Your fridge uses more energy than any other household appliance. After all, it has to function all day long, every day, to keep your food cold. By choosing an energy efficient model, you will not only reduce your energy bills, but you’ll also help reduce your environmental impact. For this reason, fridges are graded based on their energy efficiency, ranging from A+ to G, with A+ being the best. Any modern fridge will have a rating of B or higher. There is little difference between an A and A+ rating, but for anything below that, you will see a significant drop in efficiency.

While buying a more efficient fridge will cost you a little more up front, you will save money in the long run with lower energy bills.

Another environmental concern is how to dispose of your old fridge. Depending on the model you are discarding, there may be a Freon coolant or CFC-bearing insulation that can damage the ozone layer or CFC insulation. There are regulations concerning proper disposal of old fridges, including the requirement to remove the doors. With older models that used a latching mechanism, children could become trapped inside a discarded fridge. Although modern fridges use a magnetic gasket that allows the door to be opened from inside, children can still be harmed from playing inside.

For both environmental and safety reasons, make sure you check your local regulations when discarding your old fridge. Some companies will haul away your old appliance when they deliver the new one, either as a service or for a fee. If this is not an option where you buy your new fridge, look into an electrcal appliance removal service (your local council should be able to help) or used appliance dealer.

Optional Features

  • Adjustable Shelves let you change the height to fit your food storage needs. They may use grooves in the walls, notches and brackets, or a crank. The crank system is convenient when you need to adjust a full shelf.
  • Bacteria Guard, also called Microban or Hygiene, is available in some models to slow down bacterial growth, which keeps your food fresh longer. 
  •  Dual thermostats: separately control the temperature for the fridge and freezer compartments, which increases the energy efficiency and keeps your food at optimal temperatures.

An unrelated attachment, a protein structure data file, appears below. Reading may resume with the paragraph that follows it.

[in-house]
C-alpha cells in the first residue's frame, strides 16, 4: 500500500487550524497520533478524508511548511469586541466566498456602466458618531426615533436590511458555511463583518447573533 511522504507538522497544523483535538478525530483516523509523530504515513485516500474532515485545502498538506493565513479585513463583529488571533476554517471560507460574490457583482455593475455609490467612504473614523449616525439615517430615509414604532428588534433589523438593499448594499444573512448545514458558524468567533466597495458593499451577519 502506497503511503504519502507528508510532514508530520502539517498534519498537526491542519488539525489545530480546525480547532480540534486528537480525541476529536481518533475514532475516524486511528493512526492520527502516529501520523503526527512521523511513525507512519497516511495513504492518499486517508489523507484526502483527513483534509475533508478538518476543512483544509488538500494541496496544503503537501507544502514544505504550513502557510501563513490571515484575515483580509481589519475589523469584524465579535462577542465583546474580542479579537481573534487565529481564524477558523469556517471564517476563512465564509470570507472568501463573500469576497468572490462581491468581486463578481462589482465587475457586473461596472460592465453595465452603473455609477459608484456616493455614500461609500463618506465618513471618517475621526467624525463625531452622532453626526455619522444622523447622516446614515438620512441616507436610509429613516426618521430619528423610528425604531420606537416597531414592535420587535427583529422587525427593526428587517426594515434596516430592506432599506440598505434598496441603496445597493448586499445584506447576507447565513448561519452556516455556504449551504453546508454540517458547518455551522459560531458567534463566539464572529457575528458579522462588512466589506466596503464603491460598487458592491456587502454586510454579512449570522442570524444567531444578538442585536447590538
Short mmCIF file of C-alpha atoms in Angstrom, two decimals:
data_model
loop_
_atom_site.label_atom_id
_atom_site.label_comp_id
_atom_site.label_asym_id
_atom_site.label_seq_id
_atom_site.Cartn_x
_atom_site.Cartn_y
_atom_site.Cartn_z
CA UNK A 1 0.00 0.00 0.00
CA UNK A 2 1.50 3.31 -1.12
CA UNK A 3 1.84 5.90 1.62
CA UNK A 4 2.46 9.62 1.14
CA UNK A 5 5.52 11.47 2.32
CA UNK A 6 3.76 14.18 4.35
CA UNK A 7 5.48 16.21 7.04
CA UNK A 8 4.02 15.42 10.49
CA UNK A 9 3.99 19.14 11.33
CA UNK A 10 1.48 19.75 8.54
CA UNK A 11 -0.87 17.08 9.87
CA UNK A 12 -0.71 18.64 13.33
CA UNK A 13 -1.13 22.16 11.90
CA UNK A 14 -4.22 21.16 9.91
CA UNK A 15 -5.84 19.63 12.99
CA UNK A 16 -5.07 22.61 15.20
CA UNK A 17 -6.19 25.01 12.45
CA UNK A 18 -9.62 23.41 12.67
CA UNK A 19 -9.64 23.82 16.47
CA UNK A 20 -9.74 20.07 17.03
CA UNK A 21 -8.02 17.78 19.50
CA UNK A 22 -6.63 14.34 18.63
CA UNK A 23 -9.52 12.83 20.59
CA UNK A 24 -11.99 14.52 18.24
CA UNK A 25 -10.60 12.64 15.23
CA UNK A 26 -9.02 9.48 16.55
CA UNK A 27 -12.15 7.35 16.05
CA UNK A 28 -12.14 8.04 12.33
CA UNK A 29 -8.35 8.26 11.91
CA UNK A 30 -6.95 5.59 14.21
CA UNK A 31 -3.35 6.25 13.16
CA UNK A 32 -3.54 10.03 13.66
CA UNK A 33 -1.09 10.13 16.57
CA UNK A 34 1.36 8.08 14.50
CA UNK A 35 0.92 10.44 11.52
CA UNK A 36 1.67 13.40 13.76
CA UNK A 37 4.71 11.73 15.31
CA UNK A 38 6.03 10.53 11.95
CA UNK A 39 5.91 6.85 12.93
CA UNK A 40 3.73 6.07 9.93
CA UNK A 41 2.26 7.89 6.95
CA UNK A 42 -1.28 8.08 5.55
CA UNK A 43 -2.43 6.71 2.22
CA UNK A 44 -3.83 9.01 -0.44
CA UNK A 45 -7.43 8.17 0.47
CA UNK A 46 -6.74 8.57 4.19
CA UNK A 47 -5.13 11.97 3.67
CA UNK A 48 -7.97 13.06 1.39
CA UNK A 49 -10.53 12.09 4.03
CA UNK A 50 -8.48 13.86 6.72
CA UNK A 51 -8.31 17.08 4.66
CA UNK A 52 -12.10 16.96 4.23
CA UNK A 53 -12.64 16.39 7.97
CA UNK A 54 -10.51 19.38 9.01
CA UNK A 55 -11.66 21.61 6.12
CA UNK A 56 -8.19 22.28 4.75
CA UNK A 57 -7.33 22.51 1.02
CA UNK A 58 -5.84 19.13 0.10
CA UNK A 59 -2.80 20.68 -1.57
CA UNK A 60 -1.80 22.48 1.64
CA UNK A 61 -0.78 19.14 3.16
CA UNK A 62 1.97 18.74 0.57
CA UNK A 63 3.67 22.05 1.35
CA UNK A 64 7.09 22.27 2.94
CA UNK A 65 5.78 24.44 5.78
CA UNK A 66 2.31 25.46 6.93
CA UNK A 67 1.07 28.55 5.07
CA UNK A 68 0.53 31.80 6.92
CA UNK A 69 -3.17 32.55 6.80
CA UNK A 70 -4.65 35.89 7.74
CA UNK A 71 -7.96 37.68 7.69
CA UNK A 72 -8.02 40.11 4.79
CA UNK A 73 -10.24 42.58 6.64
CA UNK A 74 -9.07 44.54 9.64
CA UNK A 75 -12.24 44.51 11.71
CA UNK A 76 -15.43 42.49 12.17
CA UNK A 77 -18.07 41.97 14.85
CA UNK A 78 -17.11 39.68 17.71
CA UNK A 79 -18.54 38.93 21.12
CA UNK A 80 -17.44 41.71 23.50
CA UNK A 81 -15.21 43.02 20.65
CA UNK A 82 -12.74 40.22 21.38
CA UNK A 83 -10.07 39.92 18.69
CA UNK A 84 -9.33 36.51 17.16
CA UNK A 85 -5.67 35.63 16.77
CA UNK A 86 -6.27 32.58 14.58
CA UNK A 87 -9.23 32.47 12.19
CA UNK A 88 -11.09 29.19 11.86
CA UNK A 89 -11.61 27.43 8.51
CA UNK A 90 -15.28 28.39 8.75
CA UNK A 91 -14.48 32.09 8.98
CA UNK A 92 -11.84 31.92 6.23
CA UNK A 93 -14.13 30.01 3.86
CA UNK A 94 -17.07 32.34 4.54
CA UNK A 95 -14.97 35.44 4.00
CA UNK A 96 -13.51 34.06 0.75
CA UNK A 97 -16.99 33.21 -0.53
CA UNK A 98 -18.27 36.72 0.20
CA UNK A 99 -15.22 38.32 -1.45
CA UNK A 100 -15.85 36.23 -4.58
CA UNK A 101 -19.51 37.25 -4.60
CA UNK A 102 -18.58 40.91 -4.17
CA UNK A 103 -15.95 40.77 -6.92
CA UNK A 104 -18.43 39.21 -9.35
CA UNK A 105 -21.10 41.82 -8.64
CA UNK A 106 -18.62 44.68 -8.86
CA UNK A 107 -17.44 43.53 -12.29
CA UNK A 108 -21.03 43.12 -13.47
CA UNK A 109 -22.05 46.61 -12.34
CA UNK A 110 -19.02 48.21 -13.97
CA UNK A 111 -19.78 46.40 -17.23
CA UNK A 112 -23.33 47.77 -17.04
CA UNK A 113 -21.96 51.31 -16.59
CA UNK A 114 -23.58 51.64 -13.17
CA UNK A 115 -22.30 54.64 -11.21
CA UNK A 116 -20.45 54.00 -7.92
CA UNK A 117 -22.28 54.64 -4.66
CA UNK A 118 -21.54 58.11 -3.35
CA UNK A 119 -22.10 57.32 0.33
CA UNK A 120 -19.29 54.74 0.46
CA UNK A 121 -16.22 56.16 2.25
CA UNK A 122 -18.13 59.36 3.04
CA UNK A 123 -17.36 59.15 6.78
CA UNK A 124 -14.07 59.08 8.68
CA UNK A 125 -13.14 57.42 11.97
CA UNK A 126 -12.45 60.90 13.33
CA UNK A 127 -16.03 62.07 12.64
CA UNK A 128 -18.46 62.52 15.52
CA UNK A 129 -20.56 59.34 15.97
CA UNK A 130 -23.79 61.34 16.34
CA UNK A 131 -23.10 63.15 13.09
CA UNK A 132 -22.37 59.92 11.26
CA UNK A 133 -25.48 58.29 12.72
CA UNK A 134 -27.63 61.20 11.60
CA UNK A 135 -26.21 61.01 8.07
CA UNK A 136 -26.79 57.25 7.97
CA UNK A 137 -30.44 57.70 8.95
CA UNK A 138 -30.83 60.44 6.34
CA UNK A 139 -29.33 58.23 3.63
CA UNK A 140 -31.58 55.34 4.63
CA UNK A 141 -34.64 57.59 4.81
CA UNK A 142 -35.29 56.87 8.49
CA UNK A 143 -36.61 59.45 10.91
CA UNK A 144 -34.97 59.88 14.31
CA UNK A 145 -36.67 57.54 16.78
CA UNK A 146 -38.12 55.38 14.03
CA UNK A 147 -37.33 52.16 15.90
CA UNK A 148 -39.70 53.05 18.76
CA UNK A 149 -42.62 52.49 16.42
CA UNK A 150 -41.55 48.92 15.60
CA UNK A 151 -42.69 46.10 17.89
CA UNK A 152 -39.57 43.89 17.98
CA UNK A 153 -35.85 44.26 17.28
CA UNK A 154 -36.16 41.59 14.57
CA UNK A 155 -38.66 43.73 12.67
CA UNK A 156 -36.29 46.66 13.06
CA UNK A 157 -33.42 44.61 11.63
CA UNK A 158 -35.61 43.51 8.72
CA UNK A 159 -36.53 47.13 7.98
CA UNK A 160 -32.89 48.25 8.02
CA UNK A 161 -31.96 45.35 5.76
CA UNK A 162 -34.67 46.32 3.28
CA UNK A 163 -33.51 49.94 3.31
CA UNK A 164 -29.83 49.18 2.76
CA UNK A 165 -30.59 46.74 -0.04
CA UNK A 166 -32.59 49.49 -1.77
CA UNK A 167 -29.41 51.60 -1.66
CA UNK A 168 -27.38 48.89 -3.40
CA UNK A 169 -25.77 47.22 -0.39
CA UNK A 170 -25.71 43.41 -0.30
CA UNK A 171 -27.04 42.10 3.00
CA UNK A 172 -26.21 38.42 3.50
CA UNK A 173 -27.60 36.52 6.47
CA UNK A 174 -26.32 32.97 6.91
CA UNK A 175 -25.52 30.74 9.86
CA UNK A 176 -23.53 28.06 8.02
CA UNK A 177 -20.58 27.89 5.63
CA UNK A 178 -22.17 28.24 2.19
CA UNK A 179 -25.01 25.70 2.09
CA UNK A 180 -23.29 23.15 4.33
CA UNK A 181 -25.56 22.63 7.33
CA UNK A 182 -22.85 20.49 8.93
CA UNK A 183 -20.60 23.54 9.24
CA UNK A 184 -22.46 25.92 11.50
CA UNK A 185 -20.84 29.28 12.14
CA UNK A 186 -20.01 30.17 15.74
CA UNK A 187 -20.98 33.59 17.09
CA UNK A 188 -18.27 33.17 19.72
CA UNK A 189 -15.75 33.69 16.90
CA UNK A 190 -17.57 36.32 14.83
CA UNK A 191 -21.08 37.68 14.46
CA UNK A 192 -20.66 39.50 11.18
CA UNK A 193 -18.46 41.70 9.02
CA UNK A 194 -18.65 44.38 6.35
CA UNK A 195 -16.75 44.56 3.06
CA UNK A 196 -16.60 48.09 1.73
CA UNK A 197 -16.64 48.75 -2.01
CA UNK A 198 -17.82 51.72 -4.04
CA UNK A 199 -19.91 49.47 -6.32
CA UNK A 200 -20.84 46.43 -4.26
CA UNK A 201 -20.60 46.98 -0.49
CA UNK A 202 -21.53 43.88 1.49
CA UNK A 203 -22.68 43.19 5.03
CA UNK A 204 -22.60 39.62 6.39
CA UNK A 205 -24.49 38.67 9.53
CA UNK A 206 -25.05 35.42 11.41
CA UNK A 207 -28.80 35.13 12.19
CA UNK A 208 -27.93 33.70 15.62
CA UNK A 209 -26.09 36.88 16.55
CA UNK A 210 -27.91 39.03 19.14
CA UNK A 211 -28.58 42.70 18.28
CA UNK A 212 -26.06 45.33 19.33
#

• Electronic Controls and Monitors: You can control and monitor the temperature with the push of a button. Models are even available that let you watch TV, play MP3s, or access the Internet. Others let you track your fridge contents, helping prevent forgotten food that goes to waste.
  • Fast Freeze lets you freeze foods more quickly, which helps retain their texture and vitamins better.
  • Frost Free, also known as No Frost or Lo Frost, eliminates the need to defrost your freezer compartment. This is usually a standard option, but it can increase your energy use by 30 per cent. Another alternative is auto-defrost, which can actually save energy.
  • Glass Shelves are more expensive than wire, but they maintain the temperature better, and they prevent spills from dripping to lower shelves.
  • An In-door Ice Caddy locates the ice storage to the freezer door, which gives you about 2 cubic feet (60 litres), or additional freezer space.
  • Power Failure Alerts warn if there was a power failure in your absence and may display the maximum temperature reached during the outage. This will alert you if your food defrosted or if your fresh food may be spoiled.
  • Water and ice dispensers are available with some larger American style fridges. Depending on the model, they may be directly plumbed into a water supply or they may use a reservoir system. For either type, there is a filter that must be changed periodically, so check that it will be easy to access.

Jargon Explained

Cubic feet A volume measurement that is equal to about 28.3 cubic litres. It represents a three-dimensional cube that measures 1 foot (0.3 metres) tall, 1 foot wide, and 1 foot deep. For fridges cubic feet refers to the food storage capacity. Depending on design and insulation, two different fridge models with the same exterior dimensions may not have the same storage capacity, so it’s important to compare the cubic feet.
Freon and CFCRefrigerants that were commonly used in fridges before it was determined they caused environmental damage. They are no longer used, but it is still a concern when disposing of older appliances

Buying Guide to Fridges